Alignment issues -- are they an issue?

Discussion in 'C Programming' started by Tomás Ó hÉilidhe, Sep 22, 2008.

  1. I'm doing low-level networking programming at the moment writing my
    own Ethernet frames, so I start off with the Destination MAC address,
    then Source MAC address, then Protocol ID, then I have the IP packet,
    then the UDP segment, and so forth.

    The networking library I'm using is called Berkeley Sockets; I've
    decided to go with it because I hear it's the most ubiquitous
    networking library across all platforms.

    Anyway, although I want my program to be as portable as possible, I
    realise that it will only be portable to systems which have an
    implemenation of Berkeley Sockets, and also which have an exact 8-Bit
    type, a 16-Bit type and a 32-Bit type (all without padding). I get
    these types from stdint.h:

    #include <stdint.h>

    int VerifyPacketChecksum(uint8_t const *packet);

    Throughout my code though, there are a few instances in which I deal
    with taking 16-Bit numbers from an Ethernet frame. I know that one
    possible method of doing this would be:

    (p[0] << 8) | p[1]

    But at the moment I have the following in my code:

    ntohs( *(uint16_t const*)p )

    ("ntohs" is a function which converts from network byte order to host
    byte order)

    It's possible that "p" will not be aligned on a two-byte boundary, but
    I'm wondering if I'll have a problem? I realise that the C Standard
    says outright that the behaviour is undefined if alignment
    requirements are not met... but seeing as how I've already made
    assumptions about there being an 8-Bit, 16-Bit and 32-Bit type, would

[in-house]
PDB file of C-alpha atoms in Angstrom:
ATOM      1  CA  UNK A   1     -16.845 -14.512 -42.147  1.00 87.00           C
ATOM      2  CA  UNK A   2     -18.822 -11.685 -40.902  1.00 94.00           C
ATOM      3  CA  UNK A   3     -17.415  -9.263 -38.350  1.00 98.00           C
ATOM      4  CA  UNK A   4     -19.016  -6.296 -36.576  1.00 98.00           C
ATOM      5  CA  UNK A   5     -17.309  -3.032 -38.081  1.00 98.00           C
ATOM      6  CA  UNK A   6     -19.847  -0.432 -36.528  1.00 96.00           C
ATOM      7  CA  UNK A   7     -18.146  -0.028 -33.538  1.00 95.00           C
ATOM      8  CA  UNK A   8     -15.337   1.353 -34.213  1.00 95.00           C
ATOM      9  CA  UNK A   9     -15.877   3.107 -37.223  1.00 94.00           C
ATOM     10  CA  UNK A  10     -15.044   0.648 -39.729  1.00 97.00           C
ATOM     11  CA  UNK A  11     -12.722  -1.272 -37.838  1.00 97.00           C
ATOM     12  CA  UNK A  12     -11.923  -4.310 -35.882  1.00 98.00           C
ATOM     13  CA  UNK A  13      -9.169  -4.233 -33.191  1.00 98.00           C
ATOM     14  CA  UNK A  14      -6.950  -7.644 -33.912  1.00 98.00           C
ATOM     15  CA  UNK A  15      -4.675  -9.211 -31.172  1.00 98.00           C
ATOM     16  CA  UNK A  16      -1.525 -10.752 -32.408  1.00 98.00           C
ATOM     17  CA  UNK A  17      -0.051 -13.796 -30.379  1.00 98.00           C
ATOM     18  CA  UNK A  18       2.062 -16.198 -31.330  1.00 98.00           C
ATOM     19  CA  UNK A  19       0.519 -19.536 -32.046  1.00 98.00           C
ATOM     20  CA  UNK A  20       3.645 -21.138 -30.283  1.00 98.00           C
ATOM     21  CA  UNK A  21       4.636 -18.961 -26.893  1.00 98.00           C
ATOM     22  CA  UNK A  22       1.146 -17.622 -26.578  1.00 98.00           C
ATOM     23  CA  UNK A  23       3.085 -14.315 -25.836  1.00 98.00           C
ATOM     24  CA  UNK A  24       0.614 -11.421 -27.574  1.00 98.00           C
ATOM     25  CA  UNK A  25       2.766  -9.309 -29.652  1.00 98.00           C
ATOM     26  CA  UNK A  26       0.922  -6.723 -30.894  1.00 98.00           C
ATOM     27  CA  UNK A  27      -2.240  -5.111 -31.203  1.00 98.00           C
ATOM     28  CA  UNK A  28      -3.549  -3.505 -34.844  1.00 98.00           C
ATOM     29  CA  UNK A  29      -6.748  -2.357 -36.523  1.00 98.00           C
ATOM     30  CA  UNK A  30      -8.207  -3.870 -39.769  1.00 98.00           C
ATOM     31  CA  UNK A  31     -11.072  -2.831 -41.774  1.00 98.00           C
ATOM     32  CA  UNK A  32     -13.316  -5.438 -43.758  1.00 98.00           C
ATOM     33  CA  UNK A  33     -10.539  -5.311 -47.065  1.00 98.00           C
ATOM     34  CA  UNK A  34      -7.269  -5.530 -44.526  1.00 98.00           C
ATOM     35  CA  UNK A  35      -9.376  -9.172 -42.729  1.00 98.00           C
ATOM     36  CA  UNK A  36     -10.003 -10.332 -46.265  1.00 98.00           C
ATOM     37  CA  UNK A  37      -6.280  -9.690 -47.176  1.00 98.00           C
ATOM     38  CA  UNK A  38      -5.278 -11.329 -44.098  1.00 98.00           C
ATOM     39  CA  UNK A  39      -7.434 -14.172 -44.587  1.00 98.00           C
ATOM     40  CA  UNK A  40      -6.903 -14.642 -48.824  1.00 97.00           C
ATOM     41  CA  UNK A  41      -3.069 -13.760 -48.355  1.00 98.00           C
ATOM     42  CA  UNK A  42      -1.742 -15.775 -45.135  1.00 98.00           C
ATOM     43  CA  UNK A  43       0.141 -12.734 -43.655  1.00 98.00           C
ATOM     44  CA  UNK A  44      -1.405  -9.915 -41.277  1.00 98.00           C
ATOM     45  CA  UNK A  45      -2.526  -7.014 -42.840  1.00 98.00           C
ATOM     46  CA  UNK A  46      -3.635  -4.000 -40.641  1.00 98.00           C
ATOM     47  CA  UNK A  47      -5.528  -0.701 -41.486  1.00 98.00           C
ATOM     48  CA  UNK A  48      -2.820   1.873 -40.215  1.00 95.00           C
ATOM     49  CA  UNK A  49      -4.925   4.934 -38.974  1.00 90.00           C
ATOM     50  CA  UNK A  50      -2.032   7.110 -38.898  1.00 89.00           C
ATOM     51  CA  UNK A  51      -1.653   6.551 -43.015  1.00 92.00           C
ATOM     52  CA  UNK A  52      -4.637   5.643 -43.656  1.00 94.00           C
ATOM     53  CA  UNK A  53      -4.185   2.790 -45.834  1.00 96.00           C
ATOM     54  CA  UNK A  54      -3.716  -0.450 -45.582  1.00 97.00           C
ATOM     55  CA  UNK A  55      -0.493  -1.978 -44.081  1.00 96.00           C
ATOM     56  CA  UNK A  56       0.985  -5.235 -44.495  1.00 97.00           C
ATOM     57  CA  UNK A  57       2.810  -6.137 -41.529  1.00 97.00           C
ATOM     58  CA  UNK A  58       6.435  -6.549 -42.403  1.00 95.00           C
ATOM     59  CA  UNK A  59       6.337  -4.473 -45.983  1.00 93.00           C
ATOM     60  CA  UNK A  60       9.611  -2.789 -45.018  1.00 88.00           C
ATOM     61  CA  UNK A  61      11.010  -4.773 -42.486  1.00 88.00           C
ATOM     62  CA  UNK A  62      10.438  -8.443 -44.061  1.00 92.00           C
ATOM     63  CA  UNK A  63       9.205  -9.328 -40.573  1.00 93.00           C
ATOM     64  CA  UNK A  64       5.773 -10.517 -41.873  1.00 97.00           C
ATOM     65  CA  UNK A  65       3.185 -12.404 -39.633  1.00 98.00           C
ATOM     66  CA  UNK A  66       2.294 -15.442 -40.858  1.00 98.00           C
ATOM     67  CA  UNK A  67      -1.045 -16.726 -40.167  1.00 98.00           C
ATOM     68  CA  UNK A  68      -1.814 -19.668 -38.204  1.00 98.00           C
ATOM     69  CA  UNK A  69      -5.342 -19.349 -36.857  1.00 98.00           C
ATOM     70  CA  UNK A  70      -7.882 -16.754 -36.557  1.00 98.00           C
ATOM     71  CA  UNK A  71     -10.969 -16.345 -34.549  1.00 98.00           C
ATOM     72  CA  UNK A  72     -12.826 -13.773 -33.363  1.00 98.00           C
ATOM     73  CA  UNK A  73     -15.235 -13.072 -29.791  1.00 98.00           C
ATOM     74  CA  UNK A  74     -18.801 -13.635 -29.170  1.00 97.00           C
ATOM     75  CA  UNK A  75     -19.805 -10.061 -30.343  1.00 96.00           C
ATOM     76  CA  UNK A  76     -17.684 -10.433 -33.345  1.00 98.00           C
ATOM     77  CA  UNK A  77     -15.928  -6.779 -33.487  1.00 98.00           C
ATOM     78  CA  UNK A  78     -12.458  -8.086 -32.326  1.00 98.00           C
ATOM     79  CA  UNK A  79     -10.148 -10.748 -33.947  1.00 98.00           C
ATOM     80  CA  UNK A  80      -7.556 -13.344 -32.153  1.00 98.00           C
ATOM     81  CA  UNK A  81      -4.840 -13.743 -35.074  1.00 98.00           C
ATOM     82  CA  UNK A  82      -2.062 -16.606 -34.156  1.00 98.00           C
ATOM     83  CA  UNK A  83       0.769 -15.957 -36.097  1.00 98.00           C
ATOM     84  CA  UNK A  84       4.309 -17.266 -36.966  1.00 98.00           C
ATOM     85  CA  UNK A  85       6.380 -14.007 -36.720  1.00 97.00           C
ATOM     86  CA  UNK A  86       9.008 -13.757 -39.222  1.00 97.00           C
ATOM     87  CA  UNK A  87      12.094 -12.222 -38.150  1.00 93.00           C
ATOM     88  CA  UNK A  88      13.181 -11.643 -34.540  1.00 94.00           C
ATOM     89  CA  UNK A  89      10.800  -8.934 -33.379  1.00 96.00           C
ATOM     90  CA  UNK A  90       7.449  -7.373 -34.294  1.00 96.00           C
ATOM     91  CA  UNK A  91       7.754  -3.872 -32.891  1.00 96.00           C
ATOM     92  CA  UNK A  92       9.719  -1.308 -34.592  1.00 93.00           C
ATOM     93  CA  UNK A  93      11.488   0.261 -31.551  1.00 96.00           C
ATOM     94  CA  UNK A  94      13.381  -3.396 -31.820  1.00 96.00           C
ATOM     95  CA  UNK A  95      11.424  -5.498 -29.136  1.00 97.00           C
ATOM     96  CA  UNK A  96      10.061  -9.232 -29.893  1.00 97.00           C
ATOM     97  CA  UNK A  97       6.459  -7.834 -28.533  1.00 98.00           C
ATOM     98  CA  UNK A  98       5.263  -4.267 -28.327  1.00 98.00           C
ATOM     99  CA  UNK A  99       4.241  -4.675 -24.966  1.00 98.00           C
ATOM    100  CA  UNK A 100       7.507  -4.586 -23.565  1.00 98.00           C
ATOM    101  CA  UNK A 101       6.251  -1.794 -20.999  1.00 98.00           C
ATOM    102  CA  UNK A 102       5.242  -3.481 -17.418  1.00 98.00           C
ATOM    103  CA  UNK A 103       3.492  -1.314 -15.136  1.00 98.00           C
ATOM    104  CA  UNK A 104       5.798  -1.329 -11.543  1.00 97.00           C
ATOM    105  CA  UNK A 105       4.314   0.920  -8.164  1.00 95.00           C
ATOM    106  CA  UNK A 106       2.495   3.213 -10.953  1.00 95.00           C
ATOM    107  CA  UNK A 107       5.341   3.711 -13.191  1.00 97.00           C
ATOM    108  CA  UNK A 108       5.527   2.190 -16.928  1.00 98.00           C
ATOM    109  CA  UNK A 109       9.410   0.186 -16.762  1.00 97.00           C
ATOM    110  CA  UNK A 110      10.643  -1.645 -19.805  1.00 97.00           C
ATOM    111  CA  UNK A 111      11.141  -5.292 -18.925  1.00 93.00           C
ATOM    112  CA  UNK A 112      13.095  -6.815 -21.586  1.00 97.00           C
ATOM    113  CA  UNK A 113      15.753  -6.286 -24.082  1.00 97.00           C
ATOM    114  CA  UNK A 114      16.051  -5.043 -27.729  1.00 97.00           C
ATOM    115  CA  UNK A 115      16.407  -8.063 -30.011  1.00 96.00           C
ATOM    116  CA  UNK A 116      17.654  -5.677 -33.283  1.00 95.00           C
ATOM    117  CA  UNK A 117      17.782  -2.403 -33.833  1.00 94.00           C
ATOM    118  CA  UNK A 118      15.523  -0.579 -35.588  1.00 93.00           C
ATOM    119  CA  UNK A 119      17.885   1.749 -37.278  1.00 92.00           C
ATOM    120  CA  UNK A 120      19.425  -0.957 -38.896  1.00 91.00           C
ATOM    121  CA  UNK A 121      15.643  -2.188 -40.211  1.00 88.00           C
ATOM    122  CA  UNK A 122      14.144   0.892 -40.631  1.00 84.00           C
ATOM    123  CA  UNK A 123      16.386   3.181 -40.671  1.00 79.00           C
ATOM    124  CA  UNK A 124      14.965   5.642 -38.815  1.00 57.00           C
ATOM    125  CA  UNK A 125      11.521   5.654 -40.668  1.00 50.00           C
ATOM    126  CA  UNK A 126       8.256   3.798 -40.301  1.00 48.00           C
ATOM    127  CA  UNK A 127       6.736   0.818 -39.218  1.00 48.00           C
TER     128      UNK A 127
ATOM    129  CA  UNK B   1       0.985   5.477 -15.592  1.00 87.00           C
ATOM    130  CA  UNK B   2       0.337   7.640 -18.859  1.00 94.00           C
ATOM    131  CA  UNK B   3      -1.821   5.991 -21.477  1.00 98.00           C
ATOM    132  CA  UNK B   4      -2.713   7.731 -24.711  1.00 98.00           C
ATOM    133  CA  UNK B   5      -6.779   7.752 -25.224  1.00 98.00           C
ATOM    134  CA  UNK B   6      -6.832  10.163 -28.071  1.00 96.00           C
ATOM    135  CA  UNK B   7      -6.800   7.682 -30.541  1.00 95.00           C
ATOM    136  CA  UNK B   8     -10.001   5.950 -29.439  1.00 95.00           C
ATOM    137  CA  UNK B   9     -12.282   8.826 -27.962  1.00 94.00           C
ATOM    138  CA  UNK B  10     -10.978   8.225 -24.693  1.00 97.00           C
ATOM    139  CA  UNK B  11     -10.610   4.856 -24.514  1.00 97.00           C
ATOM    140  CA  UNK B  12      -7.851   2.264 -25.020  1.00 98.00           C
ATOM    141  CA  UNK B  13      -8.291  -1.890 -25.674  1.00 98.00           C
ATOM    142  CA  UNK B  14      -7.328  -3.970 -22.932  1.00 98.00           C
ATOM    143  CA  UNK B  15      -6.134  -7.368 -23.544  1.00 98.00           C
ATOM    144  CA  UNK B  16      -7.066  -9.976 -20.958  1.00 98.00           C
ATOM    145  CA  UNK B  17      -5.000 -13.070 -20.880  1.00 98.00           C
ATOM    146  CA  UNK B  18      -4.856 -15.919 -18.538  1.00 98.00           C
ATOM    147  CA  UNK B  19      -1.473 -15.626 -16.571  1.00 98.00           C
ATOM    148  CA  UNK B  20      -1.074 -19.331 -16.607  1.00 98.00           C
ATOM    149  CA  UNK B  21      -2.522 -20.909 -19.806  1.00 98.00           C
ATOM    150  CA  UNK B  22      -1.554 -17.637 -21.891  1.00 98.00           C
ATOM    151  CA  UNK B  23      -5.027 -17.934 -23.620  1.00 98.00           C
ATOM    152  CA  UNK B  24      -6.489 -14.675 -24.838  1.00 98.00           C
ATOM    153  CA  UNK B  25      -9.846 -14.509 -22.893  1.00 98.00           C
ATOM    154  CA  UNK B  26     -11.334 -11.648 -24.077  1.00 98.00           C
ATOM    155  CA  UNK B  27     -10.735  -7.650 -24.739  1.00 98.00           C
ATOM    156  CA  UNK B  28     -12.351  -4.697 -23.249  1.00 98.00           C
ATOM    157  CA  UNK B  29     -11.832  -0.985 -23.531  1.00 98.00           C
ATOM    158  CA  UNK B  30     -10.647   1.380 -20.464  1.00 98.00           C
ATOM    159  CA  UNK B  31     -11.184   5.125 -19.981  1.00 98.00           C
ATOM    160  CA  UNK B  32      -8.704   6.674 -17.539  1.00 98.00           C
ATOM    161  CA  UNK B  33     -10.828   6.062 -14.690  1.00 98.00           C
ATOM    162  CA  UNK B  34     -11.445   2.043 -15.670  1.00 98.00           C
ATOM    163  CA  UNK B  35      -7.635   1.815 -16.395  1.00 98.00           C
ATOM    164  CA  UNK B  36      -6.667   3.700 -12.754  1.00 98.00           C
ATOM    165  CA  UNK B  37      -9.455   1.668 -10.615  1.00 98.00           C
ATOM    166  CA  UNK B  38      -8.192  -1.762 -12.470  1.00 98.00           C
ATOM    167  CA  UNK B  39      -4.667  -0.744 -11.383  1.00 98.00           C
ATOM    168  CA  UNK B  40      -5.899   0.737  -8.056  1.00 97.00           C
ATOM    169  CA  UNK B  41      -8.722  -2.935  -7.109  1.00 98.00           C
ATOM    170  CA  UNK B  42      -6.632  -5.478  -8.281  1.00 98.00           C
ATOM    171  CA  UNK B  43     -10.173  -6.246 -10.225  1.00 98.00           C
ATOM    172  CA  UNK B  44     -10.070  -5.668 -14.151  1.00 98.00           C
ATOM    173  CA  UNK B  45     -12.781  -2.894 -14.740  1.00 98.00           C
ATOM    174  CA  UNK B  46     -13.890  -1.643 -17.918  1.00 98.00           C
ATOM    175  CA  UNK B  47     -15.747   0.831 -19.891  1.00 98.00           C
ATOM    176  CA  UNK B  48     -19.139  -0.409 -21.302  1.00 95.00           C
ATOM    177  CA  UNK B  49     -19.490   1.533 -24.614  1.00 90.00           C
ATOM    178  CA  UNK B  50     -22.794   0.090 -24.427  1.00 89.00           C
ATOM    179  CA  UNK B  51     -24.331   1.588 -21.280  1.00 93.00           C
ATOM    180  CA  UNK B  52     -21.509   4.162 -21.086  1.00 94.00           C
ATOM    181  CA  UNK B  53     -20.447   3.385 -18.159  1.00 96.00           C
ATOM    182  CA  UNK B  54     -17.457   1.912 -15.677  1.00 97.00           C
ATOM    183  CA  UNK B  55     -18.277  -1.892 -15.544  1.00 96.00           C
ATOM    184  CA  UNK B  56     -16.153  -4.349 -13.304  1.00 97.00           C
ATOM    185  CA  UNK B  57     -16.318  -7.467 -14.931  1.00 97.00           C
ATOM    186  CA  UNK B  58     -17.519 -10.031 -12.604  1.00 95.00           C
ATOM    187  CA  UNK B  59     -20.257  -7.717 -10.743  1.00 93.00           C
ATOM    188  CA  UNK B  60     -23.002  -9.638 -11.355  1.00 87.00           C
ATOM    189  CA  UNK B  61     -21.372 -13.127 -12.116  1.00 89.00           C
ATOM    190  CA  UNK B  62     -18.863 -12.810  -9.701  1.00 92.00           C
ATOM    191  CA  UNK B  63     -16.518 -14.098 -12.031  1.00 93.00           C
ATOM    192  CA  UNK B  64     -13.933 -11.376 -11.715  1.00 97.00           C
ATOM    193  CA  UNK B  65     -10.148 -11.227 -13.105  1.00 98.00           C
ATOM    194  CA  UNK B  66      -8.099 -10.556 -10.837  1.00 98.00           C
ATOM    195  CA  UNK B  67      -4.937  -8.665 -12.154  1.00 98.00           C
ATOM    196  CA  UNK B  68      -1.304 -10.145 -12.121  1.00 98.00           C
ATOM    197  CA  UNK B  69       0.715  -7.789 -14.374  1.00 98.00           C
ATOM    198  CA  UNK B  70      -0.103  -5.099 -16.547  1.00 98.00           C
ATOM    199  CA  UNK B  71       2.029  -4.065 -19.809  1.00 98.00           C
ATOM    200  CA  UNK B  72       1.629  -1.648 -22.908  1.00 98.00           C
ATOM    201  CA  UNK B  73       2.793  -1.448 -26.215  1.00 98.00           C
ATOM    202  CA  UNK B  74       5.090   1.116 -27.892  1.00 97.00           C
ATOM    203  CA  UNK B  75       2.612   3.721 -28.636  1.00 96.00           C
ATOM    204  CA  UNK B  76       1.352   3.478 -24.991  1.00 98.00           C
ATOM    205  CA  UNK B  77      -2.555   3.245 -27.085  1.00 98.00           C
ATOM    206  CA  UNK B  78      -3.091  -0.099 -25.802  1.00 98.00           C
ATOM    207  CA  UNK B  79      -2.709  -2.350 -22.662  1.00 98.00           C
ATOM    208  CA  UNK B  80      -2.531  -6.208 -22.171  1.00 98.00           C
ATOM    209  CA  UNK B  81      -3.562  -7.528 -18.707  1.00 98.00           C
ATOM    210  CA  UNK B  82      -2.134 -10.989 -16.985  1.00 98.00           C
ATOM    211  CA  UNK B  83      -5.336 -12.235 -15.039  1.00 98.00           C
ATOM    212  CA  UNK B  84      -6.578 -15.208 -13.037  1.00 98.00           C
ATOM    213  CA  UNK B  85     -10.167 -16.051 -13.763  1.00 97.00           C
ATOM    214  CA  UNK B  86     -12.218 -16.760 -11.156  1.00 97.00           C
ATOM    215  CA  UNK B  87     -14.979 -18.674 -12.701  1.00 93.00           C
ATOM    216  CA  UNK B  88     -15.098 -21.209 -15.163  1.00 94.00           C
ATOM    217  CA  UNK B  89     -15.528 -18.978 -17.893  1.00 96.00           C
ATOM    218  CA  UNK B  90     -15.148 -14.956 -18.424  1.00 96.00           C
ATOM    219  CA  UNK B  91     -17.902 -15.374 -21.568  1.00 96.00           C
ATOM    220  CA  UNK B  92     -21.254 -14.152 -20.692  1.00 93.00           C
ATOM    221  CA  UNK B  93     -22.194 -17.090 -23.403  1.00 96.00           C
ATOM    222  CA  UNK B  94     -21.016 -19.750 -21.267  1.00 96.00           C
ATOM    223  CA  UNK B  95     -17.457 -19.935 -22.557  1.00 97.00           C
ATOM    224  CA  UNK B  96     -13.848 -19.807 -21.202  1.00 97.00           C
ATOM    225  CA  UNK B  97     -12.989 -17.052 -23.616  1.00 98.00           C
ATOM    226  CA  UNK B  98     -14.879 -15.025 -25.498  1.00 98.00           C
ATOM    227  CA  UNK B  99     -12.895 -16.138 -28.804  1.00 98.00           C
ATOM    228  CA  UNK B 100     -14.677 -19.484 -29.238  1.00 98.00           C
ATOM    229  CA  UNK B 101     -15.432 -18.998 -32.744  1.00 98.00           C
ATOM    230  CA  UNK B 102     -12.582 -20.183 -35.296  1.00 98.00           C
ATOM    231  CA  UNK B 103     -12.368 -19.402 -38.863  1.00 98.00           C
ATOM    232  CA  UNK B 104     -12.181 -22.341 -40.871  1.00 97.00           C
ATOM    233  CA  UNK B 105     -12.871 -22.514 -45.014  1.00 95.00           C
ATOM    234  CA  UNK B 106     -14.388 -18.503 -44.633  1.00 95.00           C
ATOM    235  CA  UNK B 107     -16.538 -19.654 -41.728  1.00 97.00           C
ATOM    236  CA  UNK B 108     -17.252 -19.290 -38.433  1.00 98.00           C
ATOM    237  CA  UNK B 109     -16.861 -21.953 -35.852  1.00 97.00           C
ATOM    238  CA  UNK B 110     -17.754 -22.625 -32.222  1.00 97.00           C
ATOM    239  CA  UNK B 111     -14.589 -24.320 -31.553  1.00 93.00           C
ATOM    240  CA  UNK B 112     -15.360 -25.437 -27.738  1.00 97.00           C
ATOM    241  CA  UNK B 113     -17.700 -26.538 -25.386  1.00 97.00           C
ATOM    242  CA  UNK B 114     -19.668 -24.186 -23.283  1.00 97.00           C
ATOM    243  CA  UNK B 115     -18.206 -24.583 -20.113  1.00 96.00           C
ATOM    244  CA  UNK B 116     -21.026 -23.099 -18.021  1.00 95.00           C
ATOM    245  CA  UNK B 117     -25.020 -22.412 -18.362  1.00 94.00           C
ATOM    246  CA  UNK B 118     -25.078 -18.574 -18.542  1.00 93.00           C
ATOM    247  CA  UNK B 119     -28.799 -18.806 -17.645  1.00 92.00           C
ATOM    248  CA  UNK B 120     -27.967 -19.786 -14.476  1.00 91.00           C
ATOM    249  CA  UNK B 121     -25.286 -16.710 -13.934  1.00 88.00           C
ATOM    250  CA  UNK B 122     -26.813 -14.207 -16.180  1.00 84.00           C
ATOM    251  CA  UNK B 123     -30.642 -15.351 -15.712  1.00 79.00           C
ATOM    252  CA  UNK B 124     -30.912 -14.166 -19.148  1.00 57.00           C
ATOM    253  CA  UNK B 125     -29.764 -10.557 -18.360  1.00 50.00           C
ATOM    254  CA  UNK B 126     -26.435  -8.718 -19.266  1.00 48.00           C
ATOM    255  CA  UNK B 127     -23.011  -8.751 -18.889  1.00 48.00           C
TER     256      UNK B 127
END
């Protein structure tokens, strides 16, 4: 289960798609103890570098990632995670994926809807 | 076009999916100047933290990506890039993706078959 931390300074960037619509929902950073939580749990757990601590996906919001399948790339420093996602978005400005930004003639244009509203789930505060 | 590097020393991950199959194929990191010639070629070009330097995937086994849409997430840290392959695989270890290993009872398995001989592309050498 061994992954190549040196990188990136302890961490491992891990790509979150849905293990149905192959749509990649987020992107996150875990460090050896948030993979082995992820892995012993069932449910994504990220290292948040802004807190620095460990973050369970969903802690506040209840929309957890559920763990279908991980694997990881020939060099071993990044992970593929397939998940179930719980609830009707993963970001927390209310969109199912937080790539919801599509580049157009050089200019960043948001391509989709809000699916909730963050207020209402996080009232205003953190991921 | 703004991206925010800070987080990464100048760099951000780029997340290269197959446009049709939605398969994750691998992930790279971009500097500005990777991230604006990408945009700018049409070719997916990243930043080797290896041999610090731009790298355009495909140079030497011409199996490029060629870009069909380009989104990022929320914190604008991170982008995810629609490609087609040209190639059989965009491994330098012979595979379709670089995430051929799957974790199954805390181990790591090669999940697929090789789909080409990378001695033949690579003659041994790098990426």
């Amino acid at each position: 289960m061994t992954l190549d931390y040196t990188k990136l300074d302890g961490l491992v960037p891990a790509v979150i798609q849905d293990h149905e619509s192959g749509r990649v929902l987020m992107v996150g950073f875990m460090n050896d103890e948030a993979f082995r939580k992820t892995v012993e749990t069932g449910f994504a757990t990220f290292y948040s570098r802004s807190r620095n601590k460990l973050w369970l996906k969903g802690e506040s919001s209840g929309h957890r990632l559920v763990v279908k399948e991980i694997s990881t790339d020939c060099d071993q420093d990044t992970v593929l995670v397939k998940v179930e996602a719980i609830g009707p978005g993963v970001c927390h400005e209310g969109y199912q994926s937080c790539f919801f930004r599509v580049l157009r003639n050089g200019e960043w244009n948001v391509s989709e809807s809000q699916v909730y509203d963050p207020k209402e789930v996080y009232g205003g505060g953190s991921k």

it not be also fair to assume that I can access a uint16_t regardless
    of how it's aligned?

    I suppose in essence what I'm asking is as follows: On the systems
    where Berkeley Sockets is implemented, and where there are exact 8-
    Bit, 16-Bit and 32-Bit types, is it OK to read or write a uint16_t
    from memory regardless of the alignment? The main platforms I have in
    mind are Windows, Linux, Mac, Unix, Solaris, and also possible XBox360
    and Playstation 3.

    Or should I just go with (p[0] << 8) | p[1] to be safe?
     
    Tomás Ó hÉilidhe, Sep 22, 2008
    #1
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  2. On 22 Sep, 09:58, Tomás Ó hÉilidhe <> wrote:

    > I'm doing low-level networking programming at the moment writing my
    > own Ethernet frames, so I start off with the Destination MAC address,
    > then Source MAC address, then Protocol ID, then I have the IP packet,
    > then the UDP segment, and so forth.


    TCP/IP (I'm including UDP in that) headers are arranged so
    that on most sane architectures you don't have alignment issues.

    I think they try to align on 32-byte boundaries. Tricky for 9-bit
    bytes and 36-bit words but there you are. TCP/IP pretty well assumes
    you can generate (and receive) a stream of octets (8-bit bytes)
    somehow. It specifies what it's going to look like on-the-wire.
    How you represent it in your program is your problem (or in the
    real world, the socket library's problem).


    > The networking library I'm using is called Berkeley Sockets; I've
    > decided to go with it because I hear it's the most ubiquitous
    > networking library across all platforms


    yes, probably


    > Anyway, although I want my program to be as portable as possible, I
    > realise that it will only be portable to systems which have an
    > implemenation of Berkeley Sockets, and also which have an exact 8-Bit
    > type, a 16-Bit type and a 32-Bit type (all without padding). I get
    > these types from stdint.h:


    I'm not sure that's necessary. Doesn't the socket library
    provide the appropriate struct declarations?

    If you don't have a Berkely Socket implementaion then you
    have a little more to worry about than alignment. Like writing
    the whole UDP stack...


    >     #include <stdint.h>


    if this doesn't exist you can (usually) hack one together

    >     int VerifyPacketChecksum(uint8_t const *packet);